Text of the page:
“We haven’t taken the decision yet and it is not something we plan to do in the next few weeks, the driver market is very dynamic and some of the really good guys are about so sign for the other teams.”

Four-time world champion Sebastian Vettel has hinted he could be tempted to make a Formula One comeback after revealing he has been talking to Mercedes boss Toto Wolff.

Mercedes are searching for a new driver for 2025 and beyond after Lewis Hamilton announced in February he was quitting for Ferrari after 11 years with the Silver Arrows.

Vettel, who won his four drivers’ titles with Red Bull between 2010 and 2013, left F1 at the end of the 2022 campaign after six years at Ferrari and two with Aston Martin.

Now, though, the 36-year-old has suggested he could return to the sport after speaking to a number of team bosses up and down the paddock.

“I am speaking to Toto. I don’t know if that qualifies as Mercedes, but about other things,” the German told Sky Sports News.

“I’m talking to a lot of people because I know them, but not very specific. I mean obviously it does cross my mind, I do think about it, but it’s not the main thought.

“I have three kids at home, it’s busy every day, so there’s a lot of other thoughts I have. There’s ideas that I have.

“Events that I’m planning going forwards, so I did speak to a lot of other team principals as well, and not only about racing. There’s thoughts, but nothing concrete at the minute.”

A seat at a top team could help Vettel make a decision to return to the grid and he admits he was caught out by Hamilton’s decision to swap Mercedes for Ferrari after winning six world championships with the team.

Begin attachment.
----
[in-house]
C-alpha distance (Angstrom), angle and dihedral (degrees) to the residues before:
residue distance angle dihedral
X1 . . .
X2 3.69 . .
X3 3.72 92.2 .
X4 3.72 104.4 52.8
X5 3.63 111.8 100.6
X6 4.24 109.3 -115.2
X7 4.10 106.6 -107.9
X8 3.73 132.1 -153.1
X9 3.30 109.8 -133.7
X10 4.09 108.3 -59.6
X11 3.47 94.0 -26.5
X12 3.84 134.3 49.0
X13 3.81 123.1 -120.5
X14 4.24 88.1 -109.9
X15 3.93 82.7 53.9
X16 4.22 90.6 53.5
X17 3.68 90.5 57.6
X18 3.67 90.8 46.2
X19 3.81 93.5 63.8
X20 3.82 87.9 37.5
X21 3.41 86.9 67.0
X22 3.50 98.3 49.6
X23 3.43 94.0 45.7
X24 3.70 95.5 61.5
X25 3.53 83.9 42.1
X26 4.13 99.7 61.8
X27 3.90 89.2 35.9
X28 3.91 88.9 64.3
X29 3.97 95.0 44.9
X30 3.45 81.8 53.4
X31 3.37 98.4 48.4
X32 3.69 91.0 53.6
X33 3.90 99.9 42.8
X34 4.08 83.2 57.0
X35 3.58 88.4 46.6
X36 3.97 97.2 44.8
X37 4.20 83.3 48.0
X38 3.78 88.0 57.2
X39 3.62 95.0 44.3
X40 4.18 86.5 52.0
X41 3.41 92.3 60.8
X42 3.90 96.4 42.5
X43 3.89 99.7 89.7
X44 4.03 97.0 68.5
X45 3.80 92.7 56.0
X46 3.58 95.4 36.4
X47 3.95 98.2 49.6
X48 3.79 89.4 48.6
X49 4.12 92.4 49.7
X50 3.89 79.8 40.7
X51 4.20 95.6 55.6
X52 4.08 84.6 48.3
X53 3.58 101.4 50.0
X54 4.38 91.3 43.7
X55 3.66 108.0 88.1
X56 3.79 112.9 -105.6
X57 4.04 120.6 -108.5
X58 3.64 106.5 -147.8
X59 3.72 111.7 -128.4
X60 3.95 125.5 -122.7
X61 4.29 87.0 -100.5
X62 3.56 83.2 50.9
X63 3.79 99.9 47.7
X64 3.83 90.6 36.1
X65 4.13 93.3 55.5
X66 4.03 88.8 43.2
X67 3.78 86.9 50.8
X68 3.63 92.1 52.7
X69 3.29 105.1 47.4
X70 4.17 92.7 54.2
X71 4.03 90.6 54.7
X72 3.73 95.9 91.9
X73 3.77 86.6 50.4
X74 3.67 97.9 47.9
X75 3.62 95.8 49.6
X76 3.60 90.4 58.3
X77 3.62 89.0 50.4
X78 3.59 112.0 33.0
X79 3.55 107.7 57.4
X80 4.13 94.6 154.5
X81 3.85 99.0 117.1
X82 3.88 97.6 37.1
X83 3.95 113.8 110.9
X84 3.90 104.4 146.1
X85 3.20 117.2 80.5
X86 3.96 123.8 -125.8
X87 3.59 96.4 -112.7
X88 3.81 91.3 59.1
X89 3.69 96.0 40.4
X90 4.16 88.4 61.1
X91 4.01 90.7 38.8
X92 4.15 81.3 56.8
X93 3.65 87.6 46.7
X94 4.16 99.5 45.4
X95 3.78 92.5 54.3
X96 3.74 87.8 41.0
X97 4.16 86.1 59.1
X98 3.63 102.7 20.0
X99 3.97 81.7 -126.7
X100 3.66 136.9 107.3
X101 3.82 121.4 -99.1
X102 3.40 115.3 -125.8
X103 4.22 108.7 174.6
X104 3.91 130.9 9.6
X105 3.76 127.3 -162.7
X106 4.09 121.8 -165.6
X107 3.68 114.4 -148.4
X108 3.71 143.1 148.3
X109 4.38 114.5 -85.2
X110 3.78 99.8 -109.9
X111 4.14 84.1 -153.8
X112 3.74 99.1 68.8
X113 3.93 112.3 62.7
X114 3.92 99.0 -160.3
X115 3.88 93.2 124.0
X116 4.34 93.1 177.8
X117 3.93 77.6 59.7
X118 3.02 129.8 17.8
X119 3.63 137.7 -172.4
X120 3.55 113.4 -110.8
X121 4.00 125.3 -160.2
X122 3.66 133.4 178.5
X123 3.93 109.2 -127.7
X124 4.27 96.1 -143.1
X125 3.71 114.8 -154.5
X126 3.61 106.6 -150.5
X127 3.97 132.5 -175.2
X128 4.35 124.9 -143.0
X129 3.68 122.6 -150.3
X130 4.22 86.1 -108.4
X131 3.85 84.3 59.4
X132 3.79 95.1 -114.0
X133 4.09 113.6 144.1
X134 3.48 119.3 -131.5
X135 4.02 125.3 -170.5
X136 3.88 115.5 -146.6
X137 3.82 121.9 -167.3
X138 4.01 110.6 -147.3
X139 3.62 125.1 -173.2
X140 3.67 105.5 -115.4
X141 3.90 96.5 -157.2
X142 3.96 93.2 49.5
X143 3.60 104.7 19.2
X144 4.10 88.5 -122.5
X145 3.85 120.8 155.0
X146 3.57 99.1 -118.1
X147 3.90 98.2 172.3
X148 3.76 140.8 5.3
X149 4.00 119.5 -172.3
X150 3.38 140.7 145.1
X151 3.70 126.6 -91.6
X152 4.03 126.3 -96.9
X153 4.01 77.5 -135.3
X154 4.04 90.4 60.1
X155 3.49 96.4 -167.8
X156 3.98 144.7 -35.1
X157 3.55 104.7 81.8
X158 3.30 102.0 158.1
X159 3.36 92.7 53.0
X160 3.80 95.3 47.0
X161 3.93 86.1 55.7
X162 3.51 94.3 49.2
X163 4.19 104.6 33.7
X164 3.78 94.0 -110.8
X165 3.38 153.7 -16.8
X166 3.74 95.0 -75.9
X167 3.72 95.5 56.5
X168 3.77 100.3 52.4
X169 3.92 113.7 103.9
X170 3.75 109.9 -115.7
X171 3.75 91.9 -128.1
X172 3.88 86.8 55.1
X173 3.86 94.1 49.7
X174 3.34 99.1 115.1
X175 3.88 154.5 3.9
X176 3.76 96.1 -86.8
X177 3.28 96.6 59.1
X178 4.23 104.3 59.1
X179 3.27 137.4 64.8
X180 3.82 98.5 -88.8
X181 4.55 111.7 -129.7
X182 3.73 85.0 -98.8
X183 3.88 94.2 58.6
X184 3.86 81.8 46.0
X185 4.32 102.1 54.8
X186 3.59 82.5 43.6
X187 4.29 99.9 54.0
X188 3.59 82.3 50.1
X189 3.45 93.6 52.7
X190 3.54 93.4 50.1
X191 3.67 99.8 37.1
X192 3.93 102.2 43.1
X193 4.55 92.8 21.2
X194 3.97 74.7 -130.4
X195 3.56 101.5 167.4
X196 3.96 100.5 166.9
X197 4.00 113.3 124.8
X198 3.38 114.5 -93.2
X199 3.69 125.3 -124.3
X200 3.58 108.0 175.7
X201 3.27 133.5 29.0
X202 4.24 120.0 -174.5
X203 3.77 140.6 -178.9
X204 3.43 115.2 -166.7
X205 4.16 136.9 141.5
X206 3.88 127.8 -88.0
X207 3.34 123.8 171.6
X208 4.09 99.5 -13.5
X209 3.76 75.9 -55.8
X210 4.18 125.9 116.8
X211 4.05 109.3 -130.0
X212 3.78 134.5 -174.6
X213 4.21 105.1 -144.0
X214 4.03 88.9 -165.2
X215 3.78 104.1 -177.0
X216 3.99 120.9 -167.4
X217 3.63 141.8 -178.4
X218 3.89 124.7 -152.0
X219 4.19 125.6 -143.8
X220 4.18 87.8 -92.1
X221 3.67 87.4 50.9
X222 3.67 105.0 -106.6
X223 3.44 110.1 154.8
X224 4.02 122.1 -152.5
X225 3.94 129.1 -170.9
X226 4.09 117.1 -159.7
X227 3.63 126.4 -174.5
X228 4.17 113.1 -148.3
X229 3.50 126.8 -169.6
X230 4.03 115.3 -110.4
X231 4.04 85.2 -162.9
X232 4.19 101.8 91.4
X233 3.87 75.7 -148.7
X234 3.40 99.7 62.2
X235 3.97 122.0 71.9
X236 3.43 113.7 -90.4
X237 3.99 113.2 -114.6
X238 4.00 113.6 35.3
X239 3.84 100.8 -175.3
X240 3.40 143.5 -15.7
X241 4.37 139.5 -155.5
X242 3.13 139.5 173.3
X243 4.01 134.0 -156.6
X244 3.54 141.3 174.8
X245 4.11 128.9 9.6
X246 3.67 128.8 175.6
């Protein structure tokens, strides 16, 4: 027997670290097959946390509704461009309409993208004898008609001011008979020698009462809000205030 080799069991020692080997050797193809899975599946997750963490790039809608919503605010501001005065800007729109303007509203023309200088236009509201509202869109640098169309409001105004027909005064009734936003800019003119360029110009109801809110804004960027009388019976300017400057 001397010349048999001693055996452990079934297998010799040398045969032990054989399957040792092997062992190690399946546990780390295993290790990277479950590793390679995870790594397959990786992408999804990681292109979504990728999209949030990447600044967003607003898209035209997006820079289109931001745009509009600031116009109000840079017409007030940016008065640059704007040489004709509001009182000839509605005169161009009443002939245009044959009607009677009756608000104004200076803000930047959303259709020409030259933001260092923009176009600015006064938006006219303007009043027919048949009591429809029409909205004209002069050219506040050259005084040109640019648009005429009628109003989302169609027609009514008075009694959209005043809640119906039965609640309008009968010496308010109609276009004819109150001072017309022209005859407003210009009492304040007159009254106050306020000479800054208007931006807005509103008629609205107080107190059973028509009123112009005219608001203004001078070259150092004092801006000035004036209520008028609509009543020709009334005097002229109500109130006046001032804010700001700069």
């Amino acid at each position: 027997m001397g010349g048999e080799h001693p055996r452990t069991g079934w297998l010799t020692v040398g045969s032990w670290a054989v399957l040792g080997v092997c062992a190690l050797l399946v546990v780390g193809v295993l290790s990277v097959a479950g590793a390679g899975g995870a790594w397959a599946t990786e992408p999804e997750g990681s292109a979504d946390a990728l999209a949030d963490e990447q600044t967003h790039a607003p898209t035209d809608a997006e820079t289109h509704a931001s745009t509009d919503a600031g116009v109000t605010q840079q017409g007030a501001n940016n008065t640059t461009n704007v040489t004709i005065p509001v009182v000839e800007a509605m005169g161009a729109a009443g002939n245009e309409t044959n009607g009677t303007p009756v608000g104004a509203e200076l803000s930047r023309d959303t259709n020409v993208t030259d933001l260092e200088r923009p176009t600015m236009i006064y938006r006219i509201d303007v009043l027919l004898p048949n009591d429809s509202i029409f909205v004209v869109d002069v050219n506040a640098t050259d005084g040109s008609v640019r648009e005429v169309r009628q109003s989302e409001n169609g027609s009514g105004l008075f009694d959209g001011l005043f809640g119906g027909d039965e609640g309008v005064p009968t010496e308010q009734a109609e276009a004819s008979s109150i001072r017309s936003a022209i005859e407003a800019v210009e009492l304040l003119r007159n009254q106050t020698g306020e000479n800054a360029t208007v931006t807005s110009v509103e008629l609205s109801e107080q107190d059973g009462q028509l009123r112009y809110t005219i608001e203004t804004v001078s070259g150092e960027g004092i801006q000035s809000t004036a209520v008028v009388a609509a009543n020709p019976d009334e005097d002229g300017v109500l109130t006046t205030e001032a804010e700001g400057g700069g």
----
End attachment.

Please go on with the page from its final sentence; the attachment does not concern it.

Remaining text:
“I was surprised, like I guess most of us were,” he said.

“But it is exciting. Obviously he’s looking for a new challenge and it will be different to see him in red, in a different colour.”

Meanwhile, Vettel has been testing a different kind of race car having spent time in the Porsche contender for the Le Mans 24 Hours.

 

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“Maybe, I don’t know yet,” he replied when asked if he could make his first appearance in the famous endurance race this year.

“I’ve been testing. I was curious, so I wanted to see how it feels. It’s obviously a different discipline. It’s still racing, but it’s a different car, different discipline.

“I am (tempted) and I’m not. I am obviously also looking for lots of other things and there’s lots of other things that do interest me outside of racing.”

Guenther Steiner has warned Red Bull their dominance of Formula One will end just as Mercedes’ did.

Red Bull have won the last three constructors’ championships with Max Verstappen completing a hat-trick of drivers’ titles, in the process breaking the strangleholds imposed by Mercedes and Lewis Hamilton in previous years.

Seven-time world champion Hamilton has endured a miserable start to the new season with his car lasting just 17 laps of Sunday’s Australian Grand Prix as team-mate George Russell crashed out to leave the Brackley and Brixworth-based team 71 points adrift of Red Bull after just three races and pile the pressure on boss Toto Wolff.